Ever hear of a company called Paessler AG? No? Neither have I. Ever hear of a product called PRTG? Of course?! Me too! Call me crazy, but I never knew this was the same company! Paessler AG presented for Tech Field Day at VMworld in Barcelona yesterday, demonstrating their product PRTG and making legitimate points in support of their competitive edge in the monitoring industry. In this blog I’ll be doing a personal Q&A about PRTG, running queries against the DB (Dave Brain), hoping it doesn’t fail on me. If it fails, I’m not too concerned, for I’ve installed the appropriate SNMP MIBs used to alert my right hand that coffee needs to be delivered to my mouth. PRTG, save me!
What is PRTG?
Paessler Router Traffic Grapher (PRTG) is a network monitoring solution that’s widely adopted in the industry, and does much more than just network monitoring. If I were to wait a few more months I could rightfully say Paessler AG has been around for 20 years. It’s surprising it’s been that long. I personally recall using PRTG back in 2006 at an effort to make sense of MRTG. I’m sure I’m not alone with this endeavor. Well, times have changed, and so has PRTG.
Paessler’s slogan is “The Network Monitoring Company”, which, in my opinion, is an oversight. Yes, “router” is in the acronym, but this is only because they originally focused on network availability and performance. However, networking is just a fraction of what you can monitor with PRTG. Routers, switches, servers, hardware, software, operating systems, applications, virtualized environments, websites, email servers, databases, VoIP and QoS, IPSLA, logs, events, performance, NetFlow/IPFIX, sFlow, and jFlow, packet sniffing, SNMP, WMI, temperature, humidity, and many more can be monitored. Some customers use PRTG solely for system monitoring (Windows, VMware, HP, Dell, IBM, etc.), without touching the networking components. That said, it might behove Paessler to modify their slogan to something along the lines of “The Holistic Monitoring Company”.
How does it work?
While most competitive products license by device, PRTG is instead licensed by sensors. What’s a sensor, you ask? This happens to be the top question in their FAQ. A sensor is essentially anything you use to retrieve a metric or status on any individual device you monitor. For example, you may have a device that you want to ping, probe for URL reachability, retrieve CPU status via SNMP, and network conversations via xFlow. This means you’d need to attach 4 sensors to this single monitored device. This may sound like a money-thieving trick, but it’s not! The licensing model is very attractive from a cost perspective, and Paessler does not gouge it’s customers when new features are released. All costs are purely based on sensors.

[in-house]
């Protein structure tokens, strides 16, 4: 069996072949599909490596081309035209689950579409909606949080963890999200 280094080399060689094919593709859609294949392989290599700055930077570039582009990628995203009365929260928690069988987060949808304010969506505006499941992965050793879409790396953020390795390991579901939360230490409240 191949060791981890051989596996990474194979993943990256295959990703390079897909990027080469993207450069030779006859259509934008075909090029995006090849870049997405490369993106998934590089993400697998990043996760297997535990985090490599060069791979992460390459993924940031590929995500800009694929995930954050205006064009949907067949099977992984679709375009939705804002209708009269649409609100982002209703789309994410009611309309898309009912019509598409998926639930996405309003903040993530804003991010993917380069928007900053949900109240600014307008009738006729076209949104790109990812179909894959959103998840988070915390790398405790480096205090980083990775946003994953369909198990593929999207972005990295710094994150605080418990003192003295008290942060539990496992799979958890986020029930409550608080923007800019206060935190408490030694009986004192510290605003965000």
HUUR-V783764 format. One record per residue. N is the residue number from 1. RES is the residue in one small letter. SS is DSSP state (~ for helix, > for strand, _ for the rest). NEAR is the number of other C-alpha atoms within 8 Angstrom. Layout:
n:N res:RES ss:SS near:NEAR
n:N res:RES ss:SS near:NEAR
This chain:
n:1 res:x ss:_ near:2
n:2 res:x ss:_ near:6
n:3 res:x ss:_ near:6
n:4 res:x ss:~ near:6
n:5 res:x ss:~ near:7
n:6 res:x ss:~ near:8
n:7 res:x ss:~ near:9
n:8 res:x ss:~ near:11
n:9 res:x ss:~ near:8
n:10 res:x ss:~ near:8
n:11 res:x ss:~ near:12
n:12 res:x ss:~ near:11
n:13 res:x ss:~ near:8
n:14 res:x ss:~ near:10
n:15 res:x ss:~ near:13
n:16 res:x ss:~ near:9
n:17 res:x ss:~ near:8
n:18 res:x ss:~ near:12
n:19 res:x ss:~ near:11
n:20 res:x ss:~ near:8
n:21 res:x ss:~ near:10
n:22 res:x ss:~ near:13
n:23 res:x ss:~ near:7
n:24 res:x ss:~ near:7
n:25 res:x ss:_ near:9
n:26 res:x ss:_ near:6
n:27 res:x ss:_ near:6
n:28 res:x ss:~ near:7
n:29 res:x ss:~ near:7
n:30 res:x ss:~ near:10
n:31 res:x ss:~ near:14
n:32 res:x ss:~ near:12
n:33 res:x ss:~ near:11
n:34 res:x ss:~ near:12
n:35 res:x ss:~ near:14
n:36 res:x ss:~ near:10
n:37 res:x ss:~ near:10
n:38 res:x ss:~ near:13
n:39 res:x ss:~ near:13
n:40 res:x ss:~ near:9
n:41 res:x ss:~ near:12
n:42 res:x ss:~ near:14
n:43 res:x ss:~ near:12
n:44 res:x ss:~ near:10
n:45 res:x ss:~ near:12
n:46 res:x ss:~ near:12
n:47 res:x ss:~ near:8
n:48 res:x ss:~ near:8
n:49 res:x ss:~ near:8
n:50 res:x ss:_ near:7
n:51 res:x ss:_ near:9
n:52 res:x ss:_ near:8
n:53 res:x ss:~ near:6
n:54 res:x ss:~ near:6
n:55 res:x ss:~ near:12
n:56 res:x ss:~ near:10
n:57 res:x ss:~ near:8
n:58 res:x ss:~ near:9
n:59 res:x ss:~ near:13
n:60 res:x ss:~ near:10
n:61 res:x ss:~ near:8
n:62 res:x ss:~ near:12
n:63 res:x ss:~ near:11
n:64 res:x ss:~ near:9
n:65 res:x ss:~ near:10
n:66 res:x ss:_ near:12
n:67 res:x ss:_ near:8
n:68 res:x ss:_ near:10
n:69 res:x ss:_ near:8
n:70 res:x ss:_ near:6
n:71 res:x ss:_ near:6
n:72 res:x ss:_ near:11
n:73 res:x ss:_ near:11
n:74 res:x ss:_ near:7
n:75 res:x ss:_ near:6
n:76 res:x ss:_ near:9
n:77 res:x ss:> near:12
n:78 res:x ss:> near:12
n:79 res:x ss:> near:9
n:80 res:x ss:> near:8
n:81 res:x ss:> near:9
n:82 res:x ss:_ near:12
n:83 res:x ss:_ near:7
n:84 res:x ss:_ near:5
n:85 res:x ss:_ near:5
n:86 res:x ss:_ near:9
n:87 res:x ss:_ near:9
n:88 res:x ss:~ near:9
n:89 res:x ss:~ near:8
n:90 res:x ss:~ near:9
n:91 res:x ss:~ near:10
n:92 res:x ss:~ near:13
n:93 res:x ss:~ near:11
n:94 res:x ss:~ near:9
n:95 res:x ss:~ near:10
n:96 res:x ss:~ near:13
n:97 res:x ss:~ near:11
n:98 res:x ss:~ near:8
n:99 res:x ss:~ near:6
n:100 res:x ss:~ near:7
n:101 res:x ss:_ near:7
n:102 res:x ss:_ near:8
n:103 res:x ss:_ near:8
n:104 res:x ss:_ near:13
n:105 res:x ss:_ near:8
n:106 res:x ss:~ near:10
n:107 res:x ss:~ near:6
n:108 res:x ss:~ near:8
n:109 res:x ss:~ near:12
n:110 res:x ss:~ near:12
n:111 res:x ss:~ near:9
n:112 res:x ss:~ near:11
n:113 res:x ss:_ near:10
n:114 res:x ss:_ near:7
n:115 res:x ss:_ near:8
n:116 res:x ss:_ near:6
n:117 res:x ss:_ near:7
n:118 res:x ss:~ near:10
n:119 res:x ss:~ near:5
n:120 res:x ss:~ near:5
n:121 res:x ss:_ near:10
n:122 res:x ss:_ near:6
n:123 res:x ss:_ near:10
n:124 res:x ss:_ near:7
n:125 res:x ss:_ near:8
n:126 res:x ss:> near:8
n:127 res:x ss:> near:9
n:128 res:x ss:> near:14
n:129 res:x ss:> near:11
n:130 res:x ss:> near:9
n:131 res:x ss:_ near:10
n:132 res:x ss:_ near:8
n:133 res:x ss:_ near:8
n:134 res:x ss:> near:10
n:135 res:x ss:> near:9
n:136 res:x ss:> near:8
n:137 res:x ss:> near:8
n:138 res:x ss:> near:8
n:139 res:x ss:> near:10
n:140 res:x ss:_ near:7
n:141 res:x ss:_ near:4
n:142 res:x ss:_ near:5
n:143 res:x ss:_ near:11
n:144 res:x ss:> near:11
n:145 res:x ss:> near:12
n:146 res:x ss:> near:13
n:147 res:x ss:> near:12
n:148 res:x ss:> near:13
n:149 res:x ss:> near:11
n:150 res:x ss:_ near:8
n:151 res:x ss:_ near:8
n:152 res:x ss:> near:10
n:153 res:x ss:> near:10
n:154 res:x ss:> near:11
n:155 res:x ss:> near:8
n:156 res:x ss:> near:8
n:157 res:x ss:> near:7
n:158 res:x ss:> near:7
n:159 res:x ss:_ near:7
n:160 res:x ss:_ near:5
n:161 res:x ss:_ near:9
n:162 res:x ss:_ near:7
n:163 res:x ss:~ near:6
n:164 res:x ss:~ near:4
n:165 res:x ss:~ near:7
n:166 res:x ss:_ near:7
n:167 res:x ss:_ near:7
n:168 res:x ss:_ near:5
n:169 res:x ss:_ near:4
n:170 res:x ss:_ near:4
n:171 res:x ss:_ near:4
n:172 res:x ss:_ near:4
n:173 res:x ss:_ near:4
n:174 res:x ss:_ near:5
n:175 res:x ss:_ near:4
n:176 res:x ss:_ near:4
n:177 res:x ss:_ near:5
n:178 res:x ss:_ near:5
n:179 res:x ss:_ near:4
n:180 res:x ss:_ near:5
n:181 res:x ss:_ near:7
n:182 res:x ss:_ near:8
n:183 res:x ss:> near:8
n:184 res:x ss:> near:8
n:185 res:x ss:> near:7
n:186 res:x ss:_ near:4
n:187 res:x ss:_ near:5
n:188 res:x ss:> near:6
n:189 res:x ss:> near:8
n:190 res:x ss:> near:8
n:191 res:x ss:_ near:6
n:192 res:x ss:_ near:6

This idea of sensors is critical for understanding the PRTG architectural hierarchy. I’m more comfortable and familiar with a device-focused monitoring approach rather than a sensor-focused approach, which is the precise paradigm shift prevalent with PRTG.
Another important element of the ecosystem is Paessler’s purpose-built database for PRTG. All monitoring data is stored in raw formats within their own built-in database; no SQL required! Multiple benefits can be measured by not using SQL.
- No SQL license required!
- Up to 100x performance increase, as their database is optimized for large amounts of small data at short intervals.
- No additional configuration or maintenance needed as databased updates are deployed automatically with the product updates.
- All data is retrievable via their integrated API.
Paessler offers a few options to get started. You can download their freeware, or start a free trial of the full product for 30 days.
What do I like most about PRTG?
A challenge with many network monitoring solutions out there is proper sizing, and proper architecture to adapt with rapidly changing environments. Paessler has done a phenomenal job on their approach for scalable monitoring. I mean this in multiple ways.
Back to the sensor architecture — instead of building everything out from the perspective of the devices, Paessler adopted an incredibly powerful approach by instead focus on what you want to see and how you consume the information. One of the first things you notice when using PRTG is the hierarchy is completely sensor-driven, rather than device-centric. They find this to be a more practical approach for network monitoring, and I’m beginning to think they’re right.